Officials of the Communications Workers of America (CWA) and the International Brotherhood of Electrical Workers (IBEW) announced today that the strike is ending because the two sides have agreed on how to conduct bargaining.
"We have reached agreement with Verizon on how bargaining will proceed and how it will be restructured," the unions said in a statement. "The major issues remain to be discussed, but overall, issues now are focused and narrowed."
Some 45,000 workers had been on strike since Aug. 7, fighting Verizon demands that workers pay substantially more for health care, lose job security protections and accept work rule changes that give Verizon more flexibility in using non-union labor. (See Strike Rhetoric Benefits No One.)
As The New York Times notes in reporting the strike's end, the strike hit both sides hard. In addition to losing paychecks, the workers were threatened with loss of health care if the strike went past Aug. 31, according to the AFL-CIO blog.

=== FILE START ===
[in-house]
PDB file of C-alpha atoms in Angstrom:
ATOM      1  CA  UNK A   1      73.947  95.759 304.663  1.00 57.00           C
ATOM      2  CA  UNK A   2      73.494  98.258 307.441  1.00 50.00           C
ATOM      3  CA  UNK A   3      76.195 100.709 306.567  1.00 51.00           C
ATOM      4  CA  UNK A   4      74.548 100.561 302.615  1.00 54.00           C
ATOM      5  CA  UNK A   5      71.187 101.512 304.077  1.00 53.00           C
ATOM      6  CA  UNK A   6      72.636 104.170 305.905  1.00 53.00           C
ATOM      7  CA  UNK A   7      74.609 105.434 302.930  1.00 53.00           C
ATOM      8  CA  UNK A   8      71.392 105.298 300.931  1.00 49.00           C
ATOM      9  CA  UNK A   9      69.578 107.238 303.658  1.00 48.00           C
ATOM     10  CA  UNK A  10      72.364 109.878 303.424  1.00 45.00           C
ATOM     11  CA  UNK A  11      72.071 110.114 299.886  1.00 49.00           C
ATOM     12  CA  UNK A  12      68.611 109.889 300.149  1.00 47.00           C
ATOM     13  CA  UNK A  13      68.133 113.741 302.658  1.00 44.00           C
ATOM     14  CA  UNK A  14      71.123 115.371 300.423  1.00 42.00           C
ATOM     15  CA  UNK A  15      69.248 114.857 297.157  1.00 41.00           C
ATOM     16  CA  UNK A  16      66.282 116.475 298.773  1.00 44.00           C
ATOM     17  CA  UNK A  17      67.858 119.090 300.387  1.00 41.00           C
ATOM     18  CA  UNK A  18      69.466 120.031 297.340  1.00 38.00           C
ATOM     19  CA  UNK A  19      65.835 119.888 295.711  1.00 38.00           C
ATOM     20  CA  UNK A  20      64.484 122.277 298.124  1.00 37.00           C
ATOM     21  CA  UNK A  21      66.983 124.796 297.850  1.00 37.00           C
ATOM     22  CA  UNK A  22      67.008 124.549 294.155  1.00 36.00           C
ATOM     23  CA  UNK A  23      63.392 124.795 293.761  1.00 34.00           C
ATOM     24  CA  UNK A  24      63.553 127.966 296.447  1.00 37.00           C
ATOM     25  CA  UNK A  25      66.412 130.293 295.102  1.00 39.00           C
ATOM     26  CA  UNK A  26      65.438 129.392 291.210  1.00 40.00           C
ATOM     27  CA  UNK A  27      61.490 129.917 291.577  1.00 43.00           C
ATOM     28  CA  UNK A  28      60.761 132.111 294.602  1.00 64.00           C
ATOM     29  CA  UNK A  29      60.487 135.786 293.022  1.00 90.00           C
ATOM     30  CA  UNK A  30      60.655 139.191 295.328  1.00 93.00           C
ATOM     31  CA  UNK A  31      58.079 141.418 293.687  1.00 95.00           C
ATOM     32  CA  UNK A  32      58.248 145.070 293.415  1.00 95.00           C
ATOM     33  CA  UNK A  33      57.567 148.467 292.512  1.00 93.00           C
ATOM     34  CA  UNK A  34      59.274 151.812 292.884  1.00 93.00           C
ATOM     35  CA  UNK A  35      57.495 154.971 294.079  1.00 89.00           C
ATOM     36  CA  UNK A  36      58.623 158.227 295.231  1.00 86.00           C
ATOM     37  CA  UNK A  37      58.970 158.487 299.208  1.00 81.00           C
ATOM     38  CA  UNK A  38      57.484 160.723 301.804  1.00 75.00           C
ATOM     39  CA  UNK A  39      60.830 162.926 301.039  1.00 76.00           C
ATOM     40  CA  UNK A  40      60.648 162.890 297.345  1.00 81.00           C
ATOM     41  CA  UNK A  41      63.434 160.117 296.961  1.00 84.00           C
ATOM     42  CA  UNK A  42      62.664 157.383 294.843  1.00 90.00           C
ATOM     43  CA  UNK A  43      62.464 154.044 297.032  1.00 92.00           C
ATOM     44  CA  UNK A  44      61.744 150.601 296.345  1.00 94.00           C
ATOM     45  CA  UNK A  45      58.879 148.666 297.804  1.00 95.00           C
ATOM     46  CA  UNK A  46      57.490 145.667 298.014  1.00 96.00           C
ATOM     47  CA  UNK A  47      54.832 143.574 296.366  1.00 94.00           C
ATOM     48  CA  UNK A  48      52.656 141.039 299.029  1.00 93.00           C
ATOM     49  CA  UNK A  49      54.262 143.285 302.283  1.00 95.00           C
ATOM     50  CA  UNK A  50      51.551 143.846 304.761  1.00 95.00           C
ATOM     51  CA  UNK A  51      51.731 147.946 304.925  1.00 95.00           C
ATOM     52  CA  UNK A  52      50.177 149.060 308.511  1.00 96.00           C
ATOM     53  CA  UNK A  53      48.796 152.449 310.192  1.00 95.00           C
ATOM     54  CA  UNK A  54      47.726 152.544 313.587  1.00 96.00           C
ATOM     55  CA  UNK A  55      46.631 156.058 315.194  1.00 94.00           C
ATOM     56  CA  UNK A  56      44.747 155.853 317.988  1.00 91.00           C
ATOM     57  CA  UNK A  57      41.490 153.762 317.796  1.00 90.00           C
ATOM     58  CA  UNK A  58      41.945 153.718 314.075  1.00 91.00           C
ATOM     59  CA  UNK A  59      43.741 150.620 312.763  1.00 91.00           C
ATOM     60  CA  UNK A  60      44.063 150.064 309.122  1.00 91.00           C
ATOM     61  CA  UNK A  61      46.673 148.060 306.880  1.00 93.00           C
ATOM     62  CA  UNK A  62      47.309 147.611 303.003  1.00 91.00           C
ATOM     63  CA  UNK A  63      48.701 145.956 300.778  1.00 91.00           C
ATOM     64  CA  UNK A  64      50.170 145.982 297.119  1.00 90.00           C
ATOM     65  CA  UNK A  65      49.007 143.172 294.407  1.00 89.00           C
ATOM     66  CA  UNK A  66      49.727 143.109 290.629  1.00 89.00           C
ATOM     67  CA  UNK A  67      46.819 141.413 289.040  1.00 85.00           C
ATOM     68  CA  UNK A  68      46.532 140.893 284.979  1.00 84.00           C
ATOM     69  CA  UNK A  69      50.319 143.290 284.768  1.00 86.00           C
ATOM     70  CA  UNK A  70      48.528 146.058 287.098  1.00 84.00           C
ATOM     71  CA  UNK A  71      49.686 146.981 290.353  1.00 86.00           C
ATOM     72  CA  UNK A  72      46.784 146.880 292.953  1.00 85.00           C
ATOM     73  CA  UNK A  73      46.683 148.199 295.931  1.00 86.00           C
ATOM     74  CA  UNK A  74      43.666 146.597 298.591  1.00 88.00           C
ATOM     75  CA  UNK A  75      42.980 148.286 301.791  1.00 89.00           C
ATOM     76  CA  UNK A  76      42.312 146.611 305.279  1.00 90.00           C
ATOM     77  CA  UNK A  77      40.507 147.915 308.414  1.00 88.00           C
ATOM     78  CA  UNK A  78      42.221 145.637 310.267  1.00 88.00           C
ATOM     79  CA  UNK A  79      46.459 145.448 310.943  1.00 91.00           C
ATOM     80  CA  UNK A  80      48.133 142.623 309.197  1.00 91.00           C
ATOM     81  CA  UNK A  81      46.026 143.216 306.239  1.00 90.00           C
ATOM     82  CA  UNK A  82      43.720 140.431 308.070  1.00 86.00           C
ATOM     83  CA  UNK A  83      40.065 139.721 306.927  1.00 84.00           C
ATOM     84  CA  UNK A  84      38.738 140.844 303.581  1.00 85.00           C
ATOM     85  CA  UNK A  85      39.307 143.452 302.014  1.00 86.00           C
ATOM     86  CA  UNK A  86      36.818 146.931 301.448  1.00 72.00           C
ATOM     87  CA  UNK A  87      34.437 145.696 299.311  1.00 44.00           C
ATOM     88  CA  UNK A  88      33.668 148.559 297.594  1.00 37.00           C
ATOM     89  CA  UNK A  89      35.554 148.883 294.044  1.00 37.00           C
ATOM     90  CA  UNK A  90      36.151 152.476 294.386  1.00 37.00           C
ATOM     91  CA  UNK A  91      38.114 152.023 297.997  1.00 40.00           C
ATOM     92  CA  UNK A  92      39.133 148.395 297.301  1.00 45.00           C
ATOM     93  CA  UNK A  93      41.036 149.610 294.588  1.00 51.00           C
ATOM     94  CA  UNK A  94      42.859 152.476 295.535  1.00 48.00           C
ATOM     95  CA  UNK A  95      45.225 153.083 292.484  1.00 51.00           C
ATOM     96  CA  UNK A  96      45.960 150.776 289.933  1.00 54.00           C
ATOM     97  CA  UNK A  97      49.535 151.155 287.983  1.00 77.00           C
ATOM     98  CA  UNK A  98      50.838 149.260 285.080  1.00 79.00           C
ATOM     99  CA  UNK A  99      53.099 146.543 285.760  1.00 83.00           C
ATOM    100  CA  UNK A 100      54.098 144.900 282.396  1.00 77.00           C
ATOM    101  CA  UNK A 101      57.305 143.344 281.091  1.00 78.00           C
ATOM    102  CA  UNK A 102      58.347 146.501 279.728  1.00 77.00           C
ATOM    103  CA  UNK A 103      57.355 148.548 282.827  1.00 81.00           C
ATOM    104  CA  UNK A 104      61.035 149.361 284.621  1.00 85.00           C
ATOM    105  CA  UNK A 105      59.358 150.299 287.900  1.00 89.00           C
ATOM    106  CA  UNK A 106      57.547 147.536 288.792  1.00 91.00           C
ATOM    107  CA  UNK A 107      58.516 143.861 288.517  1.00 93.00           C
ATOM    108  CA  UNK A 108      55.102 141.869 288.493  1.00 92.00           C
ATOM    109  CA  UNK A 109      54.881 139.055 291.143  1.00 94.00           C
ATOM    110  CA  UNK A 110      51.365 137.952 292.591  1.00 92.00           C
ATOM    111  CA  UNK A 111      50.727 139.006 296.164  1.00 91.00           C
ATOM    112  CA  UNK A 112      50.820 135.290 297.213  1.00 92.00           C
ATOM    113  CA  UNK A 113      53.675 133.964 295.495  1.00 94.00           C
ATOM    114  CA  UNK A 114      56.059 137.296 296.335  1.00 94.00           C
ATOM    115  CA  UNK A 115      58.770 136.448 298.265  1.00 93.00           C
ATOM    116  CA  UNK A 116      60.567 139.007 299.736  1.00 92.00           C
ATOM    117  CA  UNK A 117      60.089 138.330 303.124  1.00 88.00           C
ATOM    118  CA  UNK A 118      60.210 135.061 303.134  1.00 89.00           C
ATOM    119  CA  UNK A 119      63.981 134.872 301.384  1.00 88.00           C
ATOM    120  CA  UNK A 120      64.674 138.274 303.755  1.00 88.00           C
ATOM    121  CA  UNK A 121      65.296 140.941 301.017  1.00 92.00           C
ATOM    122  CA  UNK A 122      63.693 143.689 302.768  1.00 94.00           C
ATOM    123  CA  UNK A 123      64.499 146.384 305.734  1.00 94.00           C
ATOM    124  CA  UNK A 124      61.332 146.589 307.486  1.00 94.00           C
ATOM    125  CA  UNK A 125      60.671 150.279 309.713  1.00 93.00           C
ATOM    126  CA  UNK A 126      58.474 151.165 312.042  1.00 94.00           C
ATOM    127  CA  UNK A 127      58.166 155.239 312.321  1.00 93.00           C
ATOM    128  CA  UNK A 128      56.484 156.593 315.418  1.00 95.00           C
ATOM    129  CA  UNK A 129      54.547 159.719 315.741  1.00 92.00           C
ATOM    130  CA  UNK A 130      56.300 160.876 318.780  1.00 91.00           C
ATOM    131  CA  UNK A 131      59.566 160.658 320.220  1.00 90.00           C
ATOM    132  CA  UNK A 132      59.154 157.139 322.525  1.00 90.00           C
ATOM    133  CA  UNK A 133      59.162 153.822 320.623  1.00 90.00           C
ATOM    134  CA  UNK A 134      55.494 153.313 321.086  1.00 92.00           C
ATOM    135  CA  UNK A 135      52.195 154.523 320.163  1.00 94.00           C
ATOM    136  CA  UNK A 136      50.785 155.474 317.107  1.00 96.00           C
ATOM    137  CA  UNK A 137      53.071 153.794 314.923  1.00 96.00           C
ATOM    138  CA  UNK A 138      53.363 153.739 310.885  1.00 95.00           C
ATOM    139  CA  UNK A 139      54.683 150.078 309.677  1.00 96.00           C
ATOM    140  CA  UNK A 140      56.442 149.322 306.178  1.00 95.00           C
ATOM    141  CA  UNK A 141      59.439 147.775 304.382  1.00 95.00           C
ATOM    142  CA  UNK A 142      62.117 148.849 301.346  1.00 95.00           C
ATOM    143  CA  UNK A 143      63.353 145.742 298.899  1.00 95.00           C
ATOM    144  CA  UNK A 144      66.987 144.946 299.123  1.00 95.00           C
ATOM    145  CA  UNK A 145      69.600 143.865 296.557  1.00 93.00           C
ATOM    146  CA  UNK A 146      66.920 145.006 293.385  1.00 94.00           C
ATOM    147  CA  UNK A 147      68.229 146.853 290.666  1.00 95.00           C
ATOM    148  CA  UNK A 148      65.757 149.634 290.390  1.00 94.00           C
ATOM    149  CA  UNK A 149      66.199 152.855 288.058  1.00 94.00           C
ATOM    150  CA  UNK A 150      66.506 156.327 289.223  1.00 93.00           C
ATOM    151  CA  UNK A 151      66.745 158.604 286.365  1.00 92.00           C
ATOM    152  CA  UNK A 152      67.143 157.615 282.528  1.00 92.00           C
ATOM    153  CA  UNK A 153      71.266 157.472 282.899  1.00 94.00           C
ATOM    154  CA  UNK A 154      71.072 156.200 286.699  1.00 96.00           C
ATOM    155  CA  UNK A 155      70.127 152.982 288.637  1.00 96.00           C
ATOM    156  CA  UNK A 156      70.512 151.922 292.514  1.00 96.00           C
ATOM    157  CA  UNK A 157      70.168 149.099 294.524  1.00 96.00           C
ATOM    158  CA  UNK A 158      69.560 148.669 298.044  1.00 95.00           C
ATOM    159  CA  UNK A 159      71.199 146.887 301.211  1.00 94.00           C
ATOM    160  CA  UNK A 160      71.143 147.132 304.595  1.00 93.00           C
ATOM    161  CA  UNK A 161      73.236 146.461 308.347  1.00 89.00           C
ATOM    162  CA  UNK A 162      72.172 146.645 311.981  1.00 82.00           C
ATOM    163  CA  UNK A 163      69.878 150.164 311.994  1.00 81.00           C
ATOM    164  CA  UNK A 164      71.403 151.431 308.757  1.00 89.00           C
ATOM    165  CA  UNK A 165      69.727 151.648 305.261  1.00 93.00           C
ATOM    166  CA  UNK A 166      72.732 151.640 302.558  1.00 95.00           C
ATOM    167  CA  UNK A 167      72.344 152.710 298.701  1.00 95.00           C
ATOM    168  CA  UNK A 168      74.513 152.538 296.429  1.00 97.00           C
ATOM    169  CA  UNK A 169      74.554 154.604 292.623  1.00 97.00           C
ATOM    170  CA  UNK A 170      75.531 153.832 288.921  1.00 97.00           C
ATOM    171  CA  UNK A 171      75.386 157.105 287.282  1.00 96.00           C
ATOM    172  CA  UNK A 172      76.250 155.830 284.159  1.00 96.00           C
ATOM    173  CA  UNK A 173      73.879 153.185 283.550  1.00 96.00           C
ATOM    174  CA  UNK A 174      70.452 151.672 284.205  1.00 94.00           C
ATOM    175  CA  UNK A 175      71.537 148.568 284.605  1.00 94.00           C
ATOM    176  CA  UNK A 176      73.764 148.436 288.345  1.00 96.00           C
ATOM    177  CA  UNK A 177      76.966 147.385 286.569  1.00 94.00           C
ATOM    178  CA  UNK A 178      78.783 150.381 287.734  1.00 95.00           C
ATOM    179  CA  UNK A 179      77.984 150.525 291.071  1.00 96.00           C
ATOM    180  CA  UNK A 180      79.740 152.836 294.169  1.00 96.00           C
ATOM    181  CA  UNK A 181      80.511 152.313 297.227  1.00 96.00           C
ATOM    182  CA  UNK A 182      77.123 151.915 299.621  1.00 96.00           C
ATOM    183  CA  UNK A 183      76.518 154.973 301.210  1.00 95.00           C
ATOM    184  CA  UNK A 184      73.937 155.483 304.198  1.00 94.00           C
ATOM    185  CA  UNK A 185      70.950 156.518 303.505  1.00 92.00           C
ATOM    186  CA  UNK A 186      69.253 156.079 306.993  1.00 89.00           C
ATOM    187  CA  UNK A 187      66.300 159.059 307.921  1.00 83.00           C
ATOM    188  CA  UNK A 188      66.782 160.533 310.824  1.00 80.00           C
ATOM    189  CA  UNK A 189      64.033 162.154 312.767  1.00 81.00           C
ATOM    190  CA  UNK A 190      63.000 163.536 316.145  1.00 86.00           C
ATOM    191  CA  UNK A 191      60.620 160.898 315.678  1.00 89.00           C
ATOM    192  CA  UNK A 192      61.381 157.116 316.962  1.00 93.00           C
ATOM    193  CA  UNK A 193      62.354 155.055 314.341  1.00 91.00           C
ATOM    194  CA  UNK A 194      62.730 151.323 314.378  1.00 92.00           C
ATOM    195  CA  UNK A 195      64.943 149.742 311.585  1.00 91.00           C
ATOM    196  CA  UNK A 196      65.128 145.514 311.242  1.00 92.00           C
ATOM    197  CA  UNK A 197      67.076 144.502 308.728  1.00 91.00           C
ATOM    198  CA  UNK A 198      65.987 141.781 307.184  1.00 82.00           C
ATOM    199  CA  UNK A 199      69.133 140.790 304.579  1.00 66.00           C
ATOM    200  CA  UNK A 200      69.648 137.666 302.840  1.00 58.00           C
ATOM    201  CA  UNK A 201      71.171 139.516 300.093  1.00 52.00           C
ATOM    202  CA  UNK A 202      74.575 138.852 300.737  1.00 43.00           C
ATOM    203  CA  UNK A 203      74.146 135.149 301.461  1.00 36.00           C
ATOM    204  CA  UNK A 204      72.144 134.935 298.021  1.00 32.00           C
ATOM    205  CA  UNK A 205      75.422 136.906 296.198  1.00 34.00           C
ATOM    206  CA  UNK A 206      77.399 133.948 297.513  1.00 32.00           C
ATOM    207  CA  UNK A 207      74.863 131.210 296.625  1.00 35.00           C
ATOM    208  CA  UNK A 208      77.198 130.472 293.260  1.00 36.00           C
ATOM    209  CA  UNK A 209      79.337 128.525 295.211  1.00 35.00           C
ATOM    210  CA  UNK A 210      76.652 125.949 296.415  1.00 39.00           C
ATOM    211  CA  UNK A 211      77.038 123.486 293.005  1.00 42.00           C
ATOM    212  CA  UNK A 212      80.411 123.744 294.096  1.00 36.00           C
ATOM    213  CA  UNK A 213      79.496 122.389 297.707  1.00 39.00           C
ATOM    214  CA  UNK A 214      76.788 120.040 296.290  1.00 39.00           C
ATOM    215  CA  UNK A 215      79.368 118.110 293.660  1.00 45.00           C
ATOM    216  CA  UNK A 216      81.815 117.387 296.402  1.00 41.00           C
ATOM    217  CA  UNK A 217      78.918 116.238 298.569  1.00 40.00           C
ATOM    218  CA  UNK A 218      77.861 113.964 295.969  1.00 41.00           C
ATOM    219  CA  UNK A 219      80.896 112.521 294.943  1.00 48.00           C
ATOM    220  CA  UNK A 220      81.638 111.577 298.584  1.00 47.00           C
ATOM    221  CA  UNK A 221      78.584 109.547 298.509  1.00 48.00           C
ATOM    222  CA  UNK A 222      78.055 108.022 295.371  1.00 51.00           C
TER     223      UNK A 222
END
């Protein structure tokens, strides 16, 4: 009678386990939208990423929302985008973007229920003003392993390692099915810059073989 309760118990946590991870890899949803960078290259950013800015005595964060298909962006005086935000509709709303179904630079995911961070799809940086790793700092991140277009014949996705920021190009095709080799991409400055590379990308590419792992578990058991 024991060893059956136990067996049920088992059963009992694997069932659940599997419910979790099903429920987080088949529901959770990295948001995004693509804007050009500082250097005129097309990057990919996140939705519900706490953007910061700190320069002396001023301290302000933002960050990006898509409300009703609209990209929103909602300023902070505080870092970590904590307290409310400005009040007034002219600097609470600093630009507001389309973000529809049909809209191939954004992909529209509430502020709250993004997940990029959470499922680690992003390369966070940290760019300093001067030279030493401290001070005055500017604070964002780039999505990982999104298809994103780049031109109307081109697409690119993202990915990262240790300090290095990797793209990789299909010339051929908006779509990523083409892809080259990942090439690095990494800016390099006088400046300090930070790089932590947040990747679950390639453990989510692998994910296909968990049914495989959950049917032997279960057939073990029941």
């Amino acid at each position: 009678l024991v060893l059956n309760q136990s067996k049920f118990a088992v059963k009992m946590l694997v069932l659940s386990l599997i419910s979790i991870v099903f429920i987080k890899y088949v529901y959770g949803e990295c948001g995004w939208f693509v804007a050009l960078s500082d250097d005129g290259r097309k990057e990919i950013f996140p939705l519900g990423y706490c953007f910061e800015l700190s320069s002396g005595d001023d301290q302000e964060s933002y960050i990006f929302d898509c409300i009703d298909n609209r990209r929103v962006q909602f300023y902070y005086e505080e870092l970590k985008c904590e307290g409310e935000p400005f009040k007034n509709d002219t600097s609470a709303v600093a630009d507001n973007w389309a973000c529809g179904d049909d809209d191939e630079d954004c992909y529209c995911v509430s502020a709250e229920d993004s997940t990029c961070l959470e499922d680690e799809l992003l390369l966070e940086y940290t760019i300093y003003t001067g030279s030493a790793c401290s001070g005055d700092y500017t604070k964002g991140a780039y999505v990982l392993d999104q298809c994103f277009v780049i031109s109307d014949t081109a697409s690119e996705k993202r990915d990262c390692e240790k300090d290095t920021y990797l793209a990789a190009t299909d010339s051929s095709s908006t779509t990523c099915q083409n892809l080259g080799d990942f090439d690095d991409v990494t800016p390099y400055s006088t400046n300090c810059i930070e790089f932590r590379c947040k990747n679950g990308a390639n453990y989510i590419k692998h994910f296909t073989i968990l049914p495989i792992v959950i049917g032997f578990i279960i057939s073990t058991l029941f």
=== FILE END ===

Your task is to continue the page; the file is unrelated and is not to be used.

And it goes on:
And Verizon absorbed much criticism as well, including some from customers whose installation and repair work was delayed, and even from members of Congress, including some Massachusetts Democrats who joined the picket line this week.
Union leaders are hoping that getting Verizon to focus on the key issues will enable them to wring some concessions from a company that seems very determined not to yield. But the unions are not in a strong position -- Verizon's wireline business is shrinking, and is not only not producing revenue growth but tallying operating revenue losses.
Chances are the decision to end the strike is a prelude to more concessions by the unions, as their members seek to hang on to what they can of the jobs that served them well in an era that is long gone.
For more Here's a look at the turbulent two weeks of strike activity:
- Verizon Fends Off Saboteurs
- Verizon Strike Gets Uglier
- Towerstream Woos Verizon Customers Affected by Strike
— Carol Wilson, Chief Editor, Events, Light Reading